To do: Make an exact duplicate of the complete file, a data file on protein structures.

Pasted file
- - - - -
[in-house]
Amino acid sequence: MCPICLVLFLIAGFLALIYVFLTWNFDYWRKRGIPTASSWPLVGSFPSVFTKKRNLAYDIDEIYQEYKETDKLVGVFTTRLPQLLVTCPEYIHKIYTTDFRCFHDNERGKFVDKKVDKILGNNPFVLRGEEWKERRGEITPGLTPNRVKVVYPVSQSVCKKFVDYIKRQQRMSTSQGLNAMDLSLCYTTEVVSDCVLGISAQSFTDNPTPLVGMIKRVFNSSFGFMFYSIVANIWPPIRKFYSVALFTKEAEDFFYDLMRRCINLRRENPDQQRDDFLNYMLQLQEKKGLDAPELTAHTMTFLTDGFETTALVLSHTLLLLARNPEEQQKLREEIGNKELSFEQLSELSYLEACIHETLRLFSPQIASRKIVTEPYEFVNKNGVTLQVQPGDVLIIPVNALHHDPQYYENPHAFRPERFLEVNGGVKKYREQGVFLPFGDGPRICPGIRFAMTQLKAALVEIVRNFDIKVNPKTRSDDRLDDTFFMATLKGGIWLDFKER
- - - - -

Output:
[in-house]
Amino acid sequence: MCPICLVLFLIAGFLALIYVFLTWNFDYWRKRGIPTASSWPLVGSFPSVFTKKRNLAYDIDEIYQEYKETDKLVGVFTTRLPQLLVTCPEYIHKIYTTDFRCFHDNERGKFVDKKVDKILGNNPFVLRGEEWKERRGEITPGLTPNRVKVVYPVSQSVCKKFVDYIKRQQRMSTSQGLNAMDLSLCYTTEVVSDCVLGISAQSFTDNPTPLVGMIKRVFNSSFGFMFYSIVANIWPPIRKFYSVALFTKEAEDFFYDLMRRCINLRRENPDQQRDDFLNYMLQLQEKKGLDAPELTAHTMTFLTDGFETTALVLSHTLLLLARNPEEQQKLREEIGNKELSFEQLSELSYLEACIHETLRLFSPQIASRKIVTEPYEFVNKNGVTLQVQPGDVLIIPVNALHHDPQYYENPHAFRPERFLEVNGGVKKYREQGVFLPFGDGPRICPGIRFAMTQLKAALVEIVRNFDIKVNPKTRSDDRLDDTFFMATLKGGIWLDFKER